The Icefields Parkway: Road Bike Tour from Jasper to Banff
By Tammie Burak
I had the pleasure of joining Ben Johnson for a Mountain Madness road bike tour from the town of Jasper in Jasper National Park to Banff townsite in Banff National Park along the Icefields Parkway the second weekend of June. This scenic tour of the Canadian Rockies offers the best of wildlife viewing, glaciers, waterfalls, great food and a chance to make new friends.
My husband Randy and I meet Ben and our trip-mates in Jasper about noon. We’ll be riding with Jefferey, Karen and Mary. Jefferey and Karen are from Sydney, Australia, and have included this tour as part of their western Canada adventure. Mary is world-traveler from Vancouver, BC. She’s on a quest to tick off as many items on her Canadian bucket list as part of her personal Canada 150 celebration. After introductions, we try out the bikes we’ll be riding and make adjustments. Ben puts the pedals I’ve brought on the rental bike I’ll be riding and adjusts the seat for me.
Rent a Bike: Ride from Jasper to Banff
The rest of the crew look like they’ve been around road bikes all their lives. They’re outfitted in riding gear, complete with cleated shoes. It’s easy to see, they’re ready for this.
On the other hand, I’m feeling a little nervous about this ride. First of all, it’s raining lightly, not heavy enough for full rain gear, but enough to make me wonder how wet I’ll be by the end of the day. I’m a little concerned about riding with traffic on the mountain highways. And I’m wondering if I can really do this. I know there are some big hills, also known as mountain passes, that I’m not completely sure I’ll be able to climb. And then there’s the distance – roughly 300 kilometres over four days.
Ben swings out the back door of his fully outfitted bike trailer so we can look at the map for Day 1 of the tour. We’ll be riding 56 km to Sunwapta Falls and our accommodations at Sunwapta Falls Rocky Mountain Lodge. He goes over the route, cautions us about riding too close to the white line and points out our first check stop.
“I’m a little worried about the climbs,” I admit. “I’d hate to make everyone have to wait.”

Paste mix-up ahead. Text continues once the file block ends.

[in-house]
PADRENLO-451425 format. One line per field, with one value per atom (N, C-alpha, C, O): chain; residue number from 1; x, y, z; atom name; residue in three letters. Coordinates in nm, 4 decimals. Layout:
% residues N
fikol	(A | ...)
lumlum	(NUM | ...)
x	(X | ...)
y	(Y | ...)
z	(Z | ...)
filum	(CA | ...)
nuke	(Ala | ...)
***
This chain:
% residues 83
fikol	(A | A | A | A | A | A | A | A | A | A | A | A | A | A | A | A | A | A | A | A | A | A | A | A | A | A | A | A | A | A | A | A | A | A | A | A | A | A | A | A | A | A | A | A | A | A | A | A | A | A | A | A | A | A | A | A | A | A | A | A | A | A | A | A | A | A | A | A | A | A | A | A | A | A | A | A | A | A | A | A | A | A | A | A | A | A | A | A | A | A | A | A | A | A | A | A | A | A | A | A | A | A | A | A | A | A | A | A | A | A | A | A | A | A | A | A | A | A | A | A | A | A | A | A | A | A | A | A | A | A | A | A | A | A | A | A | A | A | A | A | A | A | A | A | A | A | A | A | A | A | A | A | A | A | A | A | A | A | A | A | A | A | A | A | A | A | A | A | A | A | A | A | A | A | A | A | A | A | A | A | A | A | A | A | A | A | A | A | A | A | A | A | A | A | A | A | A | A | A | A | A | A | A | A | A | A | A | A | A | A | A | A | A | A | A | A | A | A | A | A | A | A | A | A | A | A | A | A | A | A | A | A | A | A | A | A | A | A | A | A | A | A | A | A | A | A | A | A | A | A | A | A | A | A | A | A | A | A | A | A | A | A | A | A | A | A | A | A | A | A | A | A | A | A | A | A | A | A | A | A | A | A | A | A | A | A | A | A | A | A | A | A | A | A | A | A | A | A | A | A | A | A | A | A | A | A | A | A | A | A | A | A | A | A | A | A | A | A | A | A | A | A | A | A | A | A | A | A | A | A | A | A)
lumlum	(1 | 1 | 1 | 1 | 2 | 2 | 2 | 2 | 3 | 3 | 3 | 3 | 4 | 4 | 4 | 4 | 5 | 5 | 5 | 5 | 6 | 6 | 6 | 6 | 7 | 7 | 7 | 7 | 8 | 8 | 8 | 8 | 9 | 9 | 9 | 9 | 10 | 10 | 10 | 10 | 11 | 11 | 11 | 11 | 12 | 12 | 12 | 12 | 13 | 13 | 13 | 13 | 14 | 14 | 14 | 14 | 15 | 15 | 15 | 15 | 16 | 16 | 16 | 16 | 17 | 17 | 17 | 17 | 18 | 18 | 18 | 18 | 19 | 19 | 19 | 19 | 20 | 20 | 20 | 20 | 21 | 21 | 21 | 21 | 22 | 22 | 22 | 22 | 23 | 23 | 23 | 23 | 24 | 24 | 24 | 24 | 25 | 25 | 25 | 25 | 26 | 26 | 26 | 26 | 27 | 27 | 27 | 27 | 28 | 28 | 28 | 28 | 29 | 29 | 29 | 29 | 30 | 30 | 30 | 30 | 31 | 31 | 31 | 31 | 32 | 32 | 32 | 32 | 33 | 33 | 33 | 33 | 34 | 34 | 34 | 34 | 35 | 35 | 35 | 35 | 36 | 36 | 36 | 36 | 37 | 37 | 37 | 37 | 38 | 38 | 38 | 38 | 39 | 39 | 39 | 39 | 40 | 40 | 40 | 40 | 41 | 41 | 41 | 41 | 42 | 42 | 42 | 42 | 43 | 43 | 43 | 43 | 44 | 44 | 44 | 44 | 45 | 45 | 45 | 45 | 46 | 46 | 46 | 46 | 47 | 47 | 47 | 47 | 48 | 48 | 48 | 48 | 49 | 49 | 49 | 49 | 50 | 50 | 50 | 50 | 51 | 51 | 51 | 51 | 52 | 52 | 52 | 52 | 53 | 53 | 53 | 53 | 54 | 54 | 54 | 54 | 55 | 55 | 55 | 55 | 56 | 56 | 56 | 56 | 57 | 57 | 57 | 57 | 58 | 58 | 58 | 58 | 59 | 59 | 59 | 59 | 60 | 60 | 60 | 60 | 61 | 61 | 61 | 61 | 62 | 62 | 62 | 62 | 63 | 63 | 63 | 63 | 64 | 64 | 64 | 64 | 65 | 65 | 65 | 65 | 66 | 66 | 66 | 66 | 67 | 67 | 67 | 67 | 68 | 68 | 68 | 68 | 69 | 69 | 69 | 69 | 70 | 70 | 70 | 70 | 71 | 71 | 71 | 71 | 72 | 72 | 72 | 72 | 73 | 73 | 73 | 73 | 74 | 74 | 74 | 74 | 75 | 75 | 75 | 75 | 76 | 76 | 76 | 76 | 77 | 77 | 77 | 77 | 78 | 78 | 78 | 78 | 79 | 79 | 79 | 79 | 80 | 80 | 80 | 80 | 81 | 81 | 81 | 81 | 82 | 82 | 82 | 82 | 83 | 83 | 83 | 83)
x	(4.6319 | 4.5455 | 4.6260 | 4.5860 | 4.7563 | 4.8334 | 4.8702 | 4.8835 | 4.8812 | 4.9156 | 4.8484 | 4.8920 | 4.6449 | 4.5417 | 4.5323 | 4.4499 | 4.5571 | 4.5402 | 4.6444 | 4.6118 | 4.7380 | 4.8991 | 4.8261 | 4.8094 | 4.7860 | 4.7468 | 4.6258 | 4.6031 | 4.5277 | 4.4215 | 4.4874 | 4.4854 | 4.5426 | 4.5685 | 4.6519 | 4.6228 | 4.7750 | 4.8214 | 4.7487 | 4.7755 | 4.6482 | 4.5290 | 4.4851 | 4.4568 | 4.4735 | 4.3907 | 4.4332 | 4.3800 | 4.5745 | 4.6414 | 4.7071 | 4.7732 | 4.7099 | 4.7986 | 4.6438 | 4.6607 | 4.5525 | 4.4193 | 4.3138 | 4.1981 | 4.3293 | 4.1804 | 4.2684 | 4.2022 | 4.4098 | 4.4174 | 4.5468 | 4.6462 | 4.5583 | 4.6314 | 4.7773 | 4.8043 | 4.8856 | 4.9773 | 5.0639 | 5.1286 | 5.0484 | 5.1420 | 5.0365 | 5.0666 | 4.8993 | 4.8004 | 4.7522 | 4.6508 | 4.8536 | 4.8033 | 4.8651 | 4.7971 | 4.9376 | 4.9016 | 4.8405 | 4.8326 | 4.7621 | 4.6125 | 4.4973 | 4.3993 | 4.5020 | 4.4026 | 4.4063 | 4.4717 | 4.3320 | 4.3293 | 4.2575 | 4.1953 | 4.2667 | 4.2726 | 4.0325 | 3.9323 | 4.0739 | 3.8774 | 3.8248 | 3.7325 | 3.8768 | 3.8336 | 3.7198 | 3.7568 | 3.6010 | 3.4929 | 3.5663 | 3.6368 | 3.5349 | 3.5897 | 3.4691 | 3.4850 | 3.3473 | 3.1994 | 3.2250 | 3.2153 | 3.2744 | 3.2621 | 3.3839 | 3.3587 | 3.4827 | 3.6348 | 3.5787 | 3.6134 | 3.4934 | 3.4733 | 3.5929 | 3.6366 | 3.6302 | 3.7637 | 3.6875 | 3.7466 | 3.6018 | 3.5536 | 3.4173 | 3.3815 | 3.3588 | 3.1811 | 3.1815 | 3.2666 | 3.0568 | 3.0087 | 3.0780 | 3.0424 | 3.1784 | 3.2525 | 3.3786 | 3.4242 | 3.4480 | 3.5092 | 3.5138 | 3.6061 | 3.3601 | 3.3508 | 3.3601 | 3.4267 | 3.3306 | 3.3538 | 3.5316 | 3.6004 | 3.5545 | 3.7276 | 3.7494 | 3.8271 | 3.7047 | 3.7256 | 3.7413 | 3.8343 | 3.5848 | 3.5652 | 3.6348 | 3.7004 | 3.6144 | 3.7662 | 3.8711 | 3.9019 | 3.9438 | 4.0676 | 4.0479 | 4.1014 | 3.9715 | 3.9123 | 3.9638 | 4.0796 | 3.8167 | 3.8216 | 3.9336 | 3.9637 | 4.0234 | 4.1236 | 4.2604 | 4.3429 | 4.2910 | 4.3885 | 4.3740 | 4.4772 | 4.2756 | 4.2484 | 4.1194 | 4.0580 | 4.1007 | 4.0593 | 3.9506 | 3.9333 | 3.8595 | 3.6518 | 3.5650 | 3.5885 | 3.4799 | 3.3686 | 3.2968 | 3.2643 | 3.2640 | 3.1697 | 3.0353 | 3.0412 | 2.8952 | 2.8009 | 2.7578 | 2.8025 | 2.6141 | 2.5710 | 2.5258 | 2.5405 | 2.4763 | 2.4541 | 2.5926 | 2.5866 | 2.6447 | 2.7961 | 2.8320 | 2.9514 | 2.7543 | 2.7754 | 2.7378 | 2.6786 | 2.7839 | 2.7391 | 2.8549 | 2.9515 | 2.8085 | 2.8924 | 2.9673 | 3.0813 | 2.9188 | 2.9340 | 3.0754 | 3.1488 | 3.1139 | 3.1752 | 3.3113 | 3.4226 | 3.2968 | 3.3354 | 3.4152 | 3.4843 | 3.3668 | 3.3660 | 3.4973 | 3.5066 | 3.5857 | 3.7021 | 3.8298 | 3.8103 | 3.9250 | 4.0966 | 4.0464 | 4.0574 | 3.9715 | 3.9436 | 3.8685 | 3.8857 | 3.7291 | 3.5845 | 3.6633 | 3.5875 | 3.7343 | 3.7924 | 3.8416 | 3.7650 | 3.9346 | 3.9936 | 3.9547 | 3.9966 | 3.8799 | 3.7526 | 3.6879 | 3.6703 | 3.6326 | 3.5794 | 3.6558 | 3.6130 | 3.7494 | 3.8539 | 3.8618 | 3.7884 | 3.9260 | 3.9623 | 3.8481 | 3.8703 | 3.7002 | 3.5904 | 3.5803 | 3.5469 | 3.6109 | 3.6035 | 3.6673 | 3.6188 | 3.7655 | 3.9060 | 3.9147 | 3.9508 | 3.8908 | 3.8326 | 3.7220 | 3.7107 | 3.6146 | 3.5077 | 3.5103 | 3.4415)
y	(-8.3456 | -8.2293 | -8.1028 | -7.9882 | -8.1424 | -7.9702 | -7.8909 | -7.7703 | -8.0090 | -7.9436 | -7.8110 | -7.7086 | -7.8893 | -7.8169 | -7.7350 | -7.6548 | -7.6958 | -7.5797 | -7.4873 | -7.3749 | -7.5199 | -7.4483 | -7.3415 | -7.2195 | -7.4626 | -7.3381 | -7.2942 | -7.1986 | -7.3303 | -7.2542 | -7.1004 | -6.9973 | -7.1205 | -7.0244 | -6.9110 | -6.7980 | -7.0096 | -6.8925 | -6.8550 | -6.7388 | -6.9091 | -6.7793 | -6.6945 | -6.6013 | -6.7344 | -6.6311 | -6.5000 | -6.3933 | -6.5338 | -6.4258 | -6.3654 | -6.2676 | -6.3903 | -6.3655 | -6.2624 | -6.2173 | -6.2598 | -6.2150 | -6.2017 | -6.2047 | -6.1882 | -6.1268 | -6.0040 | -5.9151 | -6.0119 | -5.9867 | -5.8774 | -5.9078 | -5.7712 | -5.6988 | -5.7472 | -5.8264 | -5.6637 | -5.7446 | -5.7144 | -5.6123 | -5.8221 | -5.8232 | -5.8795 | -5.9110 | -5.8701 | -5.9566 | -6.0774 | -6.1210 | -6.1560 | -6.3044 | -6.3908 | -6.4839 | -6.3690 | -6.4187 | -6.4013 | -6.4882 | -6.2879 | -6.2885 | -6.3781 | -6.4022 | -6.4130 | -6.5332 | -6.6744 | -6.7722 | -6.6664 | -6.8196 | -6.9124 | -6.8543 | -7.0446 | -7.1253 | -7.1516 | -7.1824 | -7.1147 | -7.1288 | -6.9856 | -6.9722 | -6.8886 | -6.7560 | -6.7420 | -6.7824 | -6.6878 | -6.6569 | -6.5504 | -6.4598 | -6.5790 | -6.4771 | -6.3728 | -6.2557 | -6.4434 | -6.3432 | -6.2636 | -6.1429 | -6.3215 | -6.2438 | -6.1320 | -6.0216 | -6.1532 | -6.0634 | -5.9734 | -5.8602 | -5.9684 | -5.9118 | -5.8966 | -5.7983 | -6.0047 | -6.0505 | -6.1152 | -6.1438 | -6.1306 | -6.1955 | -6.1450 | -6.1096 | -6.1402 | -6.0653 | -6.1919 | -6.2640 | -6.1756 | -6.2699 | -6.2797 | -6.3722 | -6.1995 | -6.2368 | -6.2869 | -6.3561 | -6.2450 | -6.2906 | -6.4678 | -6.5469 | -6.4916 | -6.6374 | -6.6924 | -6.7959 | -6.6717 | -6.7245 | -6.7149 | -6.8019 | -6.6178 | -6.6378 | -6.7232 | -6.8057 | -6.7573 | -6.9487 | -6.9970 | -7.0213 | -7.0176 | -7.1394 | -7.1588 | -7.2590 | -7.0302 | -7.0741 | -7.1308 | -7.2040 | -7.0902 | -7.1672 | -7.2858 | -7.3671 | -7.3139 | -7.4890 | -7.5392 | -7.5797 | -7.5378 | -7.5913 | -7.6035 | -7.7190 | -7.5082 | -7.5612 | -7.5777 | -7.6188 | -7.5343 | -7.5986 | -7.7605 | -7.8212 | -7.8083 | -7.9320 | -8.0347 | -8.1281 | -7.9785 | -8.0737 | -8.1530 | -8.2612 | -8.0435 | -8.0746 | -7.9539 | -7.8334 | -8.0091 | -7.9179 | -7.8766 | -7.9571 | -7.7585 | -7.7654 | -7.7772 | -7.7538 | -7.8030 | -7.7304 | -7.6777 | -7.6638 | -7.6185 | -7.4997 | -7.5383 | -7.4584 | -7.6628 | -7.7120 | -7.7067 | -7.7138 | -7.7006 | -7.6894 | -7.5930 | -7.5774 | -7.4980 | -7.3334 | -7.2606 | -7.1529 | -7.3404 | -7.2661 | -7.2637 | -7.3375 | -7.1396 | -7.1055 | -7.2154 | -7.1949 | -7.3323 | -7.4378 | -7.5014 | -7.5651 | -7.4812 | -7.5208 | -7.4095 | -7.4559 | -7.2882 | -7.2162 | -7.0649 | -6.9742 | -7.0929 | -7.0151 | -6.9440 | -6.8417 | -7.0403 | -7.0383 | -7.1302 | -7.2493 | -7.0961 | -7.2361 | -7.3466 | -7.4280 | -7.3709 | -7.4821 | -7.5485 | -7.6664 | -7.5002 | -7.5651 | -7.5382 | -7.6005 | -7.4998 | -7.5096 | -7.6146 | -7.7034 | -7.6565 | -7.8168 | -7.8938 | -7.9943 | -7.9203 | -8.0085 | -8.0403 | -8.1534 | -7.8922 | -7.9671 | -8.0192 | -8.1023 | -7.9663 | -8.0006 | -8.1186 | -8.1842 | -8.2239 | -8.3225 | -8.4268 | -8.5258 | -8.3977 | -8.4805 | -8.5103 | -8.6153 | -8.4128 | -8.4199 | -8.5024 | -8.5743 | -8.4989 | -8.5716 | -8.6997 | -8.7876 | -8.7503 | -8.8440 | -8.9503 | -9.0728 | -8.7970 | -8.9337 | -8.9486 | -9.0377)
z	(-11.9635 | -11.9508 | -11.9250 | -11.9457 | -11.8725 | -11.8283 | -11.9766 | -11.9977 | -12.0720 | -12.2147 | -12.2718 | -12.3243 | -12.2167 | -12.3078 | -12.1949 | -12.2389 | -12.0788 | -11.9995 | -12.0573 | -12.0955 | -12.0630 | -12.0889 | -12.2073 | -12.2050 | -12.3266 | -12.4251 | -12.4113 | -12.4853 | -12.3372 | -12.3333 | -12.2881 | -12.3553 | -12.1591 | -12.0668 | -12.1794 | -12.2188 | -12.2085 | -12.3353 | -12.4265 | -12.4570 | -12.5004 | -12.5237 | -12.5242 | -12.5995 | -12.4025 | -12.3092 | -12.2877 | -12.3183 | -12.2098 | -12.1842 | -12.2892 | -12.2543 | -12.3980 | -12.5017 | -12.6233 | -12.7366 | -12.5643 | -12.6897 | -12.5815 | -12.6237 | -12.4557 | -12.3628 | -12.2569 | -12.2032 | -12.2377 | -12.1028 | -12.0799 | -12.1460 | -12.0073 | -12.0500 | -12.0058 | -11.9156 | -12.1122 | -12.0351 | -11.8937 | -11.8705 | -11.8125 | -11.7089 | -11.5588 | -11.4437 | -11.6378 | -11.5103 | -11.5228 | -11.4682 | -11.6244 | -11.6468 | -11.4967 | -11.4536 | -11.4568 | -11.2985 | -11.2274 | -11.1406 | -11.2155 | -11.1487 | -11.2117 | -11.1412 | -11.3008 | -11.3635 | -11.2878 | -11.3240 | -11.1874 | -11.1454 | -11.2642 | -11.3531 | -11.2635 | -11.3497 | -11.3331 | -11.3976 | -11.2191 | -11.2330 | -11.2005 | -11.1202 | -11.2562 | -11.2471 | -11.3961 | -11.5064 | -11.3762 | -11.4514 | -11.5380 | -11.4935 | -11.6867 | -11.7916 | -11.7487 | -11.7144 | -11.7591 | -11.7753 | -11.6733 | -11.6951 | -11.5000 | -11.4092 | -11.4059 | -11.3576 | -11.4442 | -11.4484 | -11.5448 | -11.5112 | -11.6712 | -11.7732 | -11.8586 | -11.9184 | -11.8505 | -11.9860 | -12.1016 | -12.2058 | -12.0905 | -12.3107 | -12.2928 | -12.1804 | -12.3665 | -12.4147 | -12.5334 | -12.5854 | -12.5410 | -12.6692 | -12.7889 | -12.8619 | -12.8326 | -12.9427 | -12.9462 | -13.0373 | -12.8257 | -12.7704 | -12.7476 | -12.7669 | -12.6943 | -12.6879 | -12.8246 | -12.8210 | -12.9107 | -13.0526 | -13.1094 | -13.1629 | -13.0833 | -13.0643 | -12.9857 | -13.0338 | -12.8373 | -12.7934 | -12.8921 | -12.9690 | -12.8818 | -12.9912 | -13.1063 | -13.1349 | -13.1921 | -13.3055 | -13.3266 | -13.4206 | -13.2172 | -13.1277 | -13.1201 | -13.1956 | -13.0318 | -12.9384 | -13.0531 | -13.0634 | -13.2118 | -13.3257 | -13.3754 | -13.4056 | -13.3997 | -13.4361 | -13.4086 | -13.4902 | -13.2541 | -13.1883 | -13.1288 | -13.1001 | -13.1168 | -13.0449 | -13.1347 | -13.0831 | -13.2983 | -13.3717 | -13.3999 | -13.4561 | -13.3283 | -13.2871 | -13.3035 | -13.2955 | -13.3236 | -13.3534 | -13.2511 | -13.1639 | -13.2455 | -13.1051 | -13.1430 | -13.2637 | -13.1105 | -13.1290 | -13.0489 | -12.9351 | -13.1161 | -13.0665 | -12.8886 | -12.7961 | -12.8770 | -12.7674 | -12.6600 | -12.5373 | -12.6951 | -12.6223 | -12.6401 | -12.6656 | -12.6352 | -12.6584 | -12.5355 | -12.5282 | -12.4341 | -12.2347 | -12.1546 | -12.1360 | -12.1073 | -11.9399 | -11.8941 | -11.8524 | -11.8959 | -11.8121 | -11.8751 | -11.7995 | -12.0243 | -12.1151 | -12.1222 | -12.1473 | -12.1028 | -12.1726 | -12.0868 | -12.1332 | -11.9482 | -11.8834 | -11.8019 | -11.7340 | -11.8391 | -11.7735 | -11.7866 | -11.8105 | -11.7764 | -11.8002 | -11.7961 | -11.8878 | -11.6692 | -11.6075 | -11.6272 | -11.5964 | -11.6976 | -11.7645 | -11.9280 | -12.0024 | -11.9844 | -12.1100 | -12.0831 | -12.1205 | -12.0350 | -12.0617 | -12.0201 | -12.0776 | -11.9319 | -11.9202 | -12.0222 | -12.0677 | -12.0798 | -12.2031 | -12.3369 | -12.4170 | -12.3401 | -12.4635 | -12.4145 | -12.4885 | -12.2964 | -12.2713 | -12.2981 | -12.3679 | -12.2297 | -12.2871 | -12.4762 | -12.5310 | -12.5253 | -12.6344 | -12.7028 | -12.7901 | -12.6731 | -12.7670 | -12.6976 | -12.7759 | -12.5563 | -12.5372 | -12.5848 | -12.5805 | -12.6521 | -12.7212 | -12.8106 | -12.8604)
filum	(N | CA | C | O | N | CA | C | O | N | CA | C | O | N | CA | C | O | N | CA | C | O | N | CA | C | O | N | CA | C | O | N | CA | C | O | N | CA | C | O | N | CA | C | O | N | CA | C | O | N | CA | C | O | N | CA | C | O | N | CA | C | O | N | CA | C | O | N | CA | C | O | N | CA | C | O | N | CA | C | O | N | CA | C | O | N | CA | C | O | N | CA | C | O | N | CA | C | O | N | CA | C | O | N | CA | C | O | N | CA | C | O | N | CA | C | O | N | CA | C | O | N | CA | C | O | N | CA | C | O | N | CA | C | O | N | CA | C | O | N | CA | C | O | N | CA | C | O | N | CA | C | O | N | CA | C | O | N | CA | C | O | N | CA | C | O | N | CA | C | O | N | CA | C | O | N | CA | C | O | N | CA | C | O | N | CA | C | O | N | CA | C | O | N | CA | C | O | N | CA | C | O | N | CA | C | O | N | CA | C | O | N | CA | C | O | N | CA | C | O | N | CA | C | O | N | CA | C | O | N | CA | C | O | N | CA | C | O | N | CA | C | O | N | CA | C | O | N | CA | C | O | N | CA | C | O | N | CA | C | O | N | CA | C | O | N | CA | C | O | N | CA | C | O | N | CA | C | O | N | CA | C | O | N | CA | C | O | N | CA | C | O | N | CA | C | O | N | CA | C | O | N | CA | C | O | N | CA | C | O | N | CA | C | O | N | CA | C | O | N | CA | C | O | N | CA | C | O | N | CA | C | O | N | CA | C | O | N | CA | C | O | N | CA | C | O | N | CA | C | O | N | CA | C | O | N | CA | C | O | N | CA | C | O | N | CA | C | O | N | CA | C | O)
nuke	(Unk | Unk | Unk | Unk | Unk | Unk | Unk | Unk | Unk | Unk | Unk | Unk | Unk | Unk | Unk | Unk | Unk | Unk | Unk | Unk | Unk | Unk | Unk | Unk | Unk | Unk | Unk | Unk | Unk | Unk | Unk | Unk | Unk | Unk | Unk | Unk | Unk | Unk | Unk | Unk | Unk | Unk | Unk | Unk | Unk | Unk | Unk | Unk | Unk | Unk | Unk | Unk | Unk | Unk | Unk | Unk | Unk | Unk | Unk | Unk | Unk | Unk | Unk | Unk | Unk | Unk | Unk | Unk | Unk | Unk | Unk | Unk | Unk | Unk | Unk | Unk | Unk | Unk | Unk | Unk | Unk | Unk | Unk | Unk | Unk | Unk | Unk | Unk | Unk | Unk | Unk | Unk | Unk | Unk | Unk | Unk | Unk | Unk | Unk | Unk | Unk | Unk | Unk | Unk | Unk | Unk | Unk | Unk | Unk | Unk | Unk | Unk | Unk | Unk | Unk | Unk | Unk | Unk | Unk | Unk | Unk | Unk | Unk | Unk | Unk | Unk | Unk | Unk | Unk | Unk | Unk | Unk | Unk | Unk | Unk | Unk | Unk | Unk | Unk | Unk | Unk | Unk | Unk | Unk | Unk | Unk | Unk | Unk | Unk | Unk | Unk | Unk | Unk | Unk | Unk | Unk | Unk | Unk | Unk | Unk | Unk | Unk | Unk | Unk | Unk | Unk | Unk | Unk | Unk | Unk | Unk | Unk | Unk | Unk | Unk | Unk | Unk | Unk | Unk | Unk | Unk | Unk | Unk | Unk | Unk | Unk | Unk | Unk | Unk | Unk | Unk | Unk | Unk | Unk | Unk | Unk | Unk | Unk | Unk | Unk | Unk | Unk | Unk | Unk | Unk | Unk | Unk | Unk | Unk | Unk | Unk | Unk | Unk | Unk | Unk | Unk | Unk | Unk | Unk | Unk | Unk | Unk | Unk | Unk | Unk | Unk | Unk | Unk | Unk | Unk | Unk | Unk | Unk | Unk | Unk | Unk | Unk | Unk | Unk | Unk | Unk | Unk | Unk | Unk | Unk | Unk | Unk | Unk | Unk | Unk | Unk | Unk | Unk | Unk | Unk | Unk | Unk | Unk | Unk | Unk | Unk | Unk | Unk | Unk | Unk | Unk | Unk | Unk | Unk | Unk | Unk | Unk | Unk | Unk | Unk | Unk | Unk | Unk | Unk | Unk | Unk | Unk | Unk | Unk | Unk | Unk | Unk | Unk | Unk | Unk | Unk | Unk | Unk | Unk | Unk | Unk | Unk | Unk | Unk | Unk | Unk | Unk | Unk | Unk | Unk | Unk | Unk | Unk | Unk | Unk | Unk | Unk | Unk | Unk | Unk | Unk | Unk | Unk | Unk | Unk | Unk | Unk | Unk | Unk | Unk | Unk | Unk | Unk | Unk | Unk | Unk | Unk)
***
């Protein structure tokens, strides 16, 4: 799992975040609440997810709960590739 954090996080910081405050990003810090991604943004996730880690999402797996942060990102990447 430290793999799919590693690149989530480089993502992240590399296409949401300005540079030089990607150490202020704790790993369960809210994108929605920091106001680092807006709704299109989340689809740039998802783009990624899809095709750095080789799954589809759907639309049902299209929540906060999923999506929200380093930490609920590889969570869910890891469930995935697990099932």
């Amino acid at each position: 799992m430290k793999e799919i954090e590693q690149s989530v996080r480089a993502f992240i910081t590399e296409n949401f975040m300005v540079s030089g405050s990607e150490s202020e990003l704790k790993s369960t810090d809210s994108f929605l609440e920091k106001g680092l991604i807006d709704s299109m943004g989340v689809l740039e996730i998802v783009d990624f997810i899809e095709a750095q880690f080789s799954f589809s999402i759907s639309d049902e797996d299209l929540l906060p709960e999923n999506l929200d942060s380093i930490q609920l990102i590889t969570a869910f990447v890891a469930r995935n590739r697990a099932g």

“No worries,” Ben says cheerily in his Australian accent. “I’ve got a good feeling about this.”
In a few quick minutes, we’re out of Jasper and on the world-famous Icefields Parkway. We’ll ride 56 km on this first day. The profile is a gradual uphill climb with only one big hill. The mellow start is the perfect way to ease into the daily riding routine and get familiar with the rental bikes.
We haven’t been on the road when I notice something funny about the way the bike feels. My rear tire has gone flat. Randy grabs the pump that’s attached to the bike and puts air in the tire and we get rolling again. But a few minutes later, it’s flat again.
“It needs a new tube,” he tells me.
Mary grabs the two-way radio from the carrying case on her bike and radios Ben. There’s no reception for cell phones on this tour, except for at Jasper and Lake Louise, so Ben provides two-way radios for riders. “Let’s get this tire off,” Randy suggests, “so when he gets here, it won’t take as long to get it fixed.”
As we’re working on removing the tire from the rim using tools from the fanny pack, we also keep trying Ben on the walkie-talkie. Finally, we get a response. It’s crackly, but Ben tells us he’s on his way. When he arrives a moment later, he grabs a wheel with a fully-inflated tire already on it and makes the swap for the flat one.
Ben throws our bikes into the trailer and drives us ahead so we can ride with the group. The flat tire has only cost us a few minutes but the other riders are making good time and it would take us a while to catch them.
The clouds are low, concealing the spectacular views, but at our first rest stop, nobody seems too bothered by the weather.